Porosity Logs

General
• Type of porosity logs
– Sonic log
– Density log
– Neutron log
• None of these logs measure porosity directly
• The density and neutron logs are nuclear
measurements
• The sonic log use acoustic measurements
• A combination of these logs gives good indications
for lithology and more accurate estimates of porosity
Sonic log
General
Sonic
• A log that measures interval transit time (Δt) of a
compressional sound wave travelling through the
formation along the axis of the borehole
• The acoustic pulse from a transmitter s detected at
two or more receivers. The time of the first detection
of the transmitted pulse at each receiver is processed
to produce Δt.
• The Δt is the transit time of the wave front over one
foot of formation and is the reciprocal of the velocity
• Interval transit time is both dependent on lithology
and porosity
• Sonic log is usually displayed in track 2 or 3
• Units: μsec/ft, μsec/m
• Mnemonics: DT, AC
• Symbol: φ
General
Sonic
• Interpretation goals:
– Porosity
– Lithology identification (with
Density and/or Neutron)
– Synthetic seismograms (with
Density)
– Formation mechanical
properties (with Density)
– Detection of abnormal
formation pressure
– Permeability identification (from
waveform)
– Cement bond quality
Sonic Porosity
Formula
• From the Sonic log, a sonic
derived porosity log (SPHI) may
be derived:
– Wyllie Time-average
– Raymer-Hunt-Gardner
– For unconsolidated formations
• This requires a formation matrix
transit time to be known
• SPHI Units: percent, fraction
• Cp = Compaction factor
• C = constant, normally 1.0








Δ − Δ
Δ − Δ
= φ
matrix f
matrix log
s
t t
t t








Δ
Δ − Δ
× = φ
log
matrix log
s
t
t t
8
5
100
C t
Cp with ,
Cp
1
t t
t t
sh
matrix f
matrix log
s
× Δ
= ×








Δ − Δ
Δ − Δ
= φ
• Hydrocarbon effects:
– The Dt is increased due to HC
therefore:
• φ = φ
s
x 0.7 (gas)
• φ = φ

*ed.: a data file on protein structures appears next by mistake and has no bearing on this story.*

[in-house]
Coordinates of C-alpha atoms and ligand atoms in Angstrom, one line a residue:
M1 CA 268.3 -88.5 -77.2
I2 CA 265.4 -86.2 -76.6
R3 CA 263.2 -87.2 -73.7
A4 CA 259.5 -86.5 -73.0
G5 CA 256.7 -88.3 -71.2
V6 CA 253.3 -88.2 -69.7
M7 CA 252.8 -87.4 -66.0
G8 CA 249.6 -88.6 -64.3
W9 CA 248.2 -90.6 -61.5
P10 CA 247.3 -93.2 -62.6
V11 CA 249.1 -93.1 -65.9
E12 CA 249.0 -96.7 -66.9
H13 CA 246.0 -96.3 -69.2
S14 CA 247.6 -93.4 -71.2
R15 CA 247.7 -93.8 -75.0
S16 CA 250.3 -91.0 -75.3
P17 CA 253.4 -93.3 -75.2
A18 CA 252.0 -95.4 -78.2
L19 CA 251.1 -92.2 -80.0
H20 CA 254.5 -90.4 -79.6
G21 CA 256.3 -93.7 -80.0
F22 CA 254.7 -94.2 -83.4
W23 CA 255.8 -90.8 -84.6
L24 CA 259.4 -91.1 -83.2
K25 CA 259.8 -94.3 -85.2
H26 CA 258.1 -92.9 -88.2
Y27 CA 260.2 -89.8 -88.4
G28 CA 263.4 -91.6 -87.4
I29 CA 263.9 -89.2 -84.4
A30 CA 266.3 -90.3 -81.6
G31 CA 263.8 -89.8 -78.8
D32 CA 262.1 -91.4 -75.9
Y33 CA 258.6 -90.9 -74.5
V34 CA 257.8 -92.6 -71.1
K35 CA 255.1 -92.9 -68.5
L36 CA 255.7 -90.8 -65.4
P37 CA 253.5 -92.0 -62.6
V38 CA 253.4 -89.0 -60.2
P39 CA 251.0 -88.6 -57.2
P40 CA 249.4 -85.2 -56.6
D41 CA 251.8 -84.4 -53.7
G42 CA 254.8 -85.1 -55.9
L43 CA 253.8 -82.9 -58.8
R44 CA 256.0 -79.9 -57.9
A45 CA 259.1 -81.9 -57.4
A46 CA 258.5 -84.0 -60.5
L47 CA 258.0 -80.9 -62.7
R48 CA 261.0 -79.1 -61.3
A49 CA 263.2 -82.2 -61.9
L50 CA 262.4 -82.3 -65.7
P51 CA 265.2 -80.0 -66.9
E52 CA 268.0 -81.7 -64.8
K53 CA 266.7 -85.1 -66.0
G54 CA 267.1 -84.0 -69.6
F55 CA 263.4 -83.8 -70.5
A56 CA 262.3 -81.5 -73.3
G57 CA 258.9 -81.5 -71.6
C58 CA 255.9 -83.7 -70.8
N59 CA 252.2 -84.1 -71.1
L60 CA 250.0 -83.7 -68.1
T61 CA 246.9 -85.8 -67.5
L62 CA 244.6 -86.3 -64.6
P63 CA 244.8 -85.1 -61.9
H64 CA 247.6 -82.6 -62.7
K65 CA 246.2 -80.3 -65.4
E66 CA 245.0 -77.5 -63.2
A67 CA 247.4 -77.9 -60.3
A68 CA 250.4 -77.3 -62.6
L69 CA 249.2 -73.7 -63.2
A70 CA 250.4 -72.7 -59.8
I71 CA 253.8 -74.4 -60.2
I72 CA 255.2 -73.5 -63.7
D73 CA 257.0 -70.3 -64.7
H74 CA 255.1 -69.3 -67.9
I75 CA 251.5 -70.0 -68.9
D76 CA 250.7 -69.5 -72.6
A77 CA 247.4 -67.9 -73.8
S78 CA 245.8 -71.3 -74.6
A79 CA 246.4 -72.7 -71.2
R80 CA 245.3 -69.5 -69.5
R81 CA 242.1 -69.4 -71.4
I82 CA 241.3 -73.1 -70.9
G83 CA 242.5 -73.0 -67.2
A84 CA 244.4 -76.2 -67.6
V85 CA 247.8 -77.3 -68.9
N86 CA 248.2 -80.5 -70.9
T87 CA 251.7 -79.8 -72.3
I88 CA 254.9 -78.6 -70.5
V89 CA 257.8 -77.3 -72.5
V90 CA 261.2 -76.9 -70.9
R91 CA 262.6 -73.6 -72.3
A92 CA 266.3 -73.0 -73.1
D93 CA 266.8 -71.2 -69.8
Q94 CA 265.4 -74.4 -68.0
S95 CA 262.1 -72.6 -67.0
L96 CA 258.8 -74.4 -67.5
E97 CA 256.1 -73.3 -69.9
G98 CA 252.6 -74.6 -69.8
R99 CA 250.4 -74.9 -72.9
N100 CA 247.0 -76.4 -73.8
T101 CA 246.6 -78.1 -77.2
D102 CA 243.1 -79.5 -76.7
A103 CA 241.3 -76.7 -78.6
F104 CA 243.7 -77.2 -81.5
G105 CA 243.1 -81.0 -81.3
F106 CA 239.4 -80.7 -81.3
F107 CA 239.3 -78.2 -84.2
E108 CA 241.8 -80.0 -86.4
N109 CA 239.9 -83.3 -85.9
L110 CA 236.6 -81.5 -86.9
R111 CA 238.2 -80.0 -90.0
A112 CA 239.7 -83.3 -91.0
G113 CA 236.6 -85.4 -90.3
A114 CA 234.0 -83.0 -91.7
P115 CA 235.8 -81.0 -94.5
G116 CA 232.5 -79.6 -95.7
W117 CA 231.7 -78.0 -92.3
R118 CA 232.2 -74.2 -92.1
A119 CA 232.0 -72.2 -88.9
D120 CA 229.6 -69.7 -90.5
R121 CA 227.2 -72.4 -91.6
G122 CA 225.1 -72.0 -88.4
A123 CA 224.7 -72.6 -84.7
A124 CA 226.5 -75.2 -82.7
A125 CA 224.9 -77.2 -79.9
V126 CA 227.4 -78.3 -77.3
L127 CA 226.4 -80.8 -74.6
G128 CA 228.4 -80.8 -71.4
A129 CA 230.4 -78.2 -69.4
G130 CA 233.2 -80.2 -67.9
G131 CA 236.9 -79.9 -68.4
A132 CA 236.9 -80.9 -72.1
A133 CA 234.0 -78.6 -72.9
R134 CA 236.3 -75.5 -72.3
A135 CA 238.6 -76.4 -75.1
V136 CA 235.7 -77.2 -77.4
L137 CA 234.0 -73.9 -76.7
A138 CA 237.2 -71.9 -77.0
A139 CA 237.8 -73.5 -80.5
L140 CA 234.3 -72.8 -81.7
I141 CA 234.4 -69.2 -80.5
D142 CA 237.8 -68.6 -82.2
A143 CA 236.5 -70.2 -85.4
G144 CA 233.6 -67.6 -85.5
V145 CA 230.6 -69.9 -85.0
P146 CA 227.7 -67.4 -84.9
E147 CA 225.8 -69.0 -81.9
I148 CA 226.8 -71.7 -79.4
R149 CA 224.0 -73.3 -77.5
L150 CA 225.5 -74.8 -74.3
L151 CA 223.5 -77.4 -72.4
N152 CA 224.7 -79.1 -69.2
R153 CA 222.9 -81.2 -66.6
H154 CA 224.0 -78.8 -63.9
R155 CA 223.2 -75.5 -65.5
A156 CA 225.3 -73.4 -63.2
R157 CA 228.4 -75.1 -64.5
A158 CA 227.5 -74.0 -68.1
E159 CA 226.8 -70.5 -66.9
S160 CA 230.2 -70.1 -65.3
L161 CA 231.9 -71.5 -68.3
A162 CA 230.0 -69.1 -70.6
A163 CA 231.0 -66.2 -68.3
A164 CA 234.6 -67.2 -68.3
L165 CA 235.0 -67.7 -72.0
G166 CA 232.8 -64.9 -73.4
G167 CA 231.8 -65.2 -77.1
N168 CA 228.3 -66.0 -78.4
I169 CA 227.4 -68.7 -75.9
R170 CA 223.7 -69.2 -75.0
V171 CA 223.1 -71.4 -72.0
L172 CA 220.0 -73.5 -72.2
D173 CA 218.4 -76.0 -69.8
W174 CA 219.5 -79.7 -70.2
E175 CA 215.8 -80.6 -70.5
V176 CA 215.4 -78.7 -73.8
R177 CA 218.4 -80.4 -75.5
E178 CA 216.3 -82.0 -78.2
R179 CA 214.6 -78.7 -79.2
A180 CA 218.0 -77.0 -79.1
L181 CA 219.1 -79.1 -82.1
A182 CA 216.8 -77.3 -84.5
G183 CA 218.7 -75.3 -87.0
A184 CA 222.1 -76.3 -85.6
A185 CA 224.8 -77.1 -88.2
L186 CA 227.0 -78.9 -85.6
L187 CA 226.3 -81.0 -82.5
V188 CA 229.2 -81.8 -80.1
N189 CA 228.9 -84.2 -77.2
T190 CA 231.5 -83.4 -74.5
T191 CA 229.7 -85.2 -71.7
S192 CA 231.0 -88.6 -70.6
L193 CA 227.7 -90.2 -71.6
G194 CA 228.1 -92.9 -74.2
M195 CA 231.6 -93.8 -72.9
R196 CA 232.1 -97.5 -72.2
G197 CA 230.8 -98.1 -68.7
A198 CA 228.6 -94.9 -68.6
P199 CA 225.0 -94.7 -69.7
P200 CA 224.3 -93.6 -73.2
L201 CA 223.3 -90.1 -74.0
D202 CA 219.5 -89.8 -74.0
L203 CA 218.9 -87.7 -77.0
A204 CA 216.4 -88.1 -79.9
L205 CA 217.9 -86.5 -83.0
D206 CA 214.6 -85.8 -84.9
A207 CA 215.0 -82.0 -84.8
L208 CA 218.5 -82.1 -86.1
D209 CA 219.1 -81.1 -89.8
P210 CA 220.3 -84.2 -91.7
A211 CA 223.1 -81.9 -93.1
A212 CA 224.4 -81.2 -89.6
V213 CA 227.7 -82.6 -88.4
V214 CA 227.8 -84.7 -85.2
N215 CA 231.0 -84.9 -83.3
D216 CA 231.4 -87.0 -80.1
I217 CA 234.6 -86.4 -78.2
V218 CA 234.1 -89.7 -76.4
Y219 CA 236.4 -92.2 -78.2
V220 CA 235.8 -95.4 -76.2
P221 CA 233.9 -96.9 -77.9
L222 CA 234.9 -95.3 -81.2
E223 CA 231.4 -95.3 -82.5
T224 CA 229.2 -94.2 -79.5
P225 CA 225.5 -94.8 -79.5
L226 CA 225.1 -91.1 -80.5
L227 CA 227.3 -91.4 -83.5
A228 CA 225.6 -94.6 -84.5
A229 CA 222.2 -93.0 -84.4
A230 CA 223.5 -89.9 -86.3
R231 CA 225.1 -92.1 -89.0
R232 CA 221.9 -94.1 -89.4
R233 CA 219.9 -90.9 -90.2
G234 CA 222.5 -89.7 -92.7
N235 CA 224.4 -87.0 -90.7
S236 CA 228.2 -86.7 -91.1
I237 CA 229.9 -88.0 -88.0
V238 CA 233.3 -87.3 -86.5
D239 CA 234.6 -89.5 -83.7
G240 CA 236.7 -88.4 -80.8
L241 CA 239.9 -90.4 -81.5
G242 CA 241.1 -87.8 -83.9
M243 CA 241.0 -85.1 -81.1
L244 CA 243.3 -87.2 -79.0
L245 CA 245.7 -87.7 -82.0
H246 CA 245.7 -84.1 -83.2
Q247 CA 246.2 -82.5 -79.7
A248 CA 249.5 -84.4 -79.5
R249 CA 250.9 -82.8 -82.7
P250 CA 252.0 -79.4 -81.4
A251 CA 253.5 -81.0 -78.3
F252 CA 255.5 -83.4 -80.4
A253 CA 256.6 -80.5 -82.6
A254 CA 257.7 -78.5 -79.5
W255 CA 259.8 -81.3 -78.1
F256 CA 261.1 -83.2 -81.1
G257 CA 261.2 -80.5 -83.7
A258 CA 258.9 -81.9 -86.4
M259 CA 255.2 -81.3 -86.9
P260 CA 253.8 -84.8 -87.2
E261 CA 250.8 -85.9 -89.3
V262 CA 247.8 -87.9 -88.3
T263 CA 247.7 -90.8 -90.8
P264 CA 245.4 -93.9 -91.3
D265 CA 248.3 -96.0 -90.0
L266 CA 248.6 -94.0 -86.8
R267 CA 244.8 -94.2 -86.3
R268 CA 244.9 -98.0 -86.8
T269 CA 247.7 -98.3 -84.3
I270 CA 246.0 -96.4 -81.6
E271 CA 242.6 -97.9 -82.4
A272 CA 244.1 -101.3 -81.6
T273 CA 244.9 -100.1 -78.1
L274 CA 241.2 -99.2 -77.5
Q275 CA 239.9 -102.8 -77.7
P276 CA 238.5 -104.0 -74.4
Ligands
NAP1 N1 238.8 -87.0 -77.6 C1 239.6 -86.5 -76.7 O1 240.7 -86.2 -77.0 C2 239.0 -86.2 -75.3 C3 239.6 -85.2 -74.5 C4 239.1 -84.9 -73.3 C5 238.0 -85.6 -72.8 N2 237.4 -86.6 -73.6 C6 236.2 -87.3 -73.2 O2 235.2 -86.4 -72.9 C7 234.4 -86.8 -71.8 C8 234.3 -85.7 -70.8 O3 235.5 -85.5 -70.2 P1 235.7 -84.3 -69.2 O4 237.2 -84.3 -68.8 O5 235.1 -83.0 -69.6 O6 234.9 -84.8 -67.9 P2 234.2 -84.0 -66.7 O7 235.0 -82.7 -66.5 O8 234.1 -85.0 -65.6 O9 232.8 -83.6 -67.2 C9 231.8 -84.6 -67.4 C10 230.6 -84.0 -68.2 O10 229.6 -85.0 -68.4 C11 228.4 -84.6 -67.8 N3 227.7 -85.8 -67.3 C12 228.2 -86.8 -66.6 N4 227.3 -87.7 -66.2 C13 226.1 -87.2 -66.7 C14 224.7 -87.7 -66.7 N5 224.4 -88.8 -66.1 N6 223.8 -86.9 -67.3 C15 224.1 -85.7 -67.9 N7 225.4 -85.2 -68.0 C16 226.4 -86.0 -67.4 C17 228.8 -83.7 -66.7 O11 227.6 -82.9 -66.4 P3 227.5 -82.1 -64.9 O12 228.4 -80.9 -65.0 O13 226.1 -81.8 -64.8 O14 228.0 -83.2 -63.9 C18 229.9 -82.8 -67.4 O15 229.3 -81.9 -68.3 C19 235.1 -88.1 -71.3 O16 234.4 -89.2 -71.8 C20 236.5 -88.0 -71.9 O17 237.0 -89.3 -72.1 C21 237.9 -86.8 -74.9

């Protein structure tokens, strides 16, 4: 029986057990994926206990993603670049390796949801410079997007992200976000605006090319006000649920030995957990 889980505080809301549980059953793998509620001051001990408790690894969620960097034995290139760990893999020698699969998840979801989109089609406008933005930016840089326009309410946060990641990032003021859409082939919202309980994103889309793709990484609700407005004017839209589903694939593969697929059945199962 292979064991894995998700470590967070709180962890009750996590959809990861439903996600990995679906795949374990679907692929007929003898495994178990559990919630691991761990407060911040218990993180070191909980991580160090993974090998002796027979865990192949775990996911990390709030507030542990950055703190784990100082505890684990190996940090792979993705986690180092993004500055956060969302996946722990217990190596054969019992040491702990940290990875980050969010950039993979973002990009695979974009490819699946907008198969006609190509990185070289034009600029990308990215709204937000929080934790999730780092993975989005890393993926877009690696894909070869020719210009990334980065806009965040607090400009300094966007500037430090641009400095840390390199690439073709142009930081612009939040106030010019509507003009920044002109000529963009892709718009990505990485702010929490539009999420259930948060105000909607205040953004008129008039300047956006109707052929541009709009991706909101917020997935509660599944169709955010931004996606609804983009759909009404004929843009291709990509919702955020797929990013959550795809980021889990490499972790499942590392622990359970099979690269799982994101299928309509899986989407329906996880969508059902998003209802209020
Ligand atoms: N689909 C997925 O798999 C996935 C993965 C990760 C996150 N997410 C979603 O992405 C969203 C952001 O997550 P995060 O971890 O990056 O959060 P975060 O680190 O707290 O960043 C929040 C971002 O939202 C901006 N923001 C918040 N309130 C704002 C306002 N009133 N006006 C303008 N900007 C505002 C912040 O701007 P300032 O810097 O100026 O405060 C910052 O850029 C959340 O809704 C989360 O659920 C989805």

s
x 0.9 (oil)
Sonic Porosity
Charts
Sonic Porosity
V
ma
(ft/sec) V
ma
(m/s)
Δt
ma
(μs/ft)
commonly
used
5.5 – 5.95 55.5 or 51
47.5
43.5
50
67
Freshwater
mud filtrate
5.28 1.610 189 620 189 620
Gas 1.08 0.33 920 3018 920 3018
Oil 4.35 1.32 230 755 230 755
Saltwater mud
filtrate
5.40 1.649 185 607 185 607
57
6.4 – 7.0
7.0
6.1
4.575
5.33
18 – 19.5
21 – 23
23
20
15
17.5
Δt
ma
(μs/ft) Δt
ma
(μs/m)
Δt
ma
(μs/m)
commonly
used
Sandstone 55.5 - 51 182 – 167 182 or 167
Limestone 47.6 – 43.5 156 – 143 156
Dolomite 43.5 143 143
Anhydrite 50 164 164
Salt 66.7 219 220
Casing (iron) 57 187 187
Sonic
Secondary Effects
• Environmental effects:
– Enlarged borehole, formation fractures, gas in the borehole or
formation, or improper centralization can produce signal attenuation
resulting in ”cycle skipping” or DT spikes to higher values
– Improper centralization, lack of standoff, or excessive logging speed
can result in ”road noise”, or DT spikes to either higher or lower values
• Interpretation effects:
– Lithology: porosity calculated from sonic depends on the choice of
matrix transit time, which varies with lithology
– Porosity calculations for uncompacted formations may yield porosity
values higher than the actual values when using the Wyllie equation.
Use instead the Raymer-Hunt-Gardner equation or correct for
decompaction
– Porosity calculated in gass bearing zones will be slightly higher than
the actual values because the traveltime in gass is higher than in
water
Density Log
General
Density
• Gamma rays emitted from a
chemical source (Ce
137
, Co
60
)
interact with electrons of the
elements in the formation.
• Two detectors count the number of
returning gamma rays which are
related to formation electron density
• For most earth materials, electron
density is related to formation
density through a constant
• Returning gamma rays are
measured at two different energy
levels
– High energy gamma rays (Compton
scattering) determine bulk density and
therefore porosity
– Low energy gamma rays (due to
photoelectric effect) are used to
determine formation lithology
• Low energy gamma rays are
related to the lithology and show
little dependence on porosity and
fluid type
• Symbol for density: ρ (rho)
High energy
Compton scattering
Low energy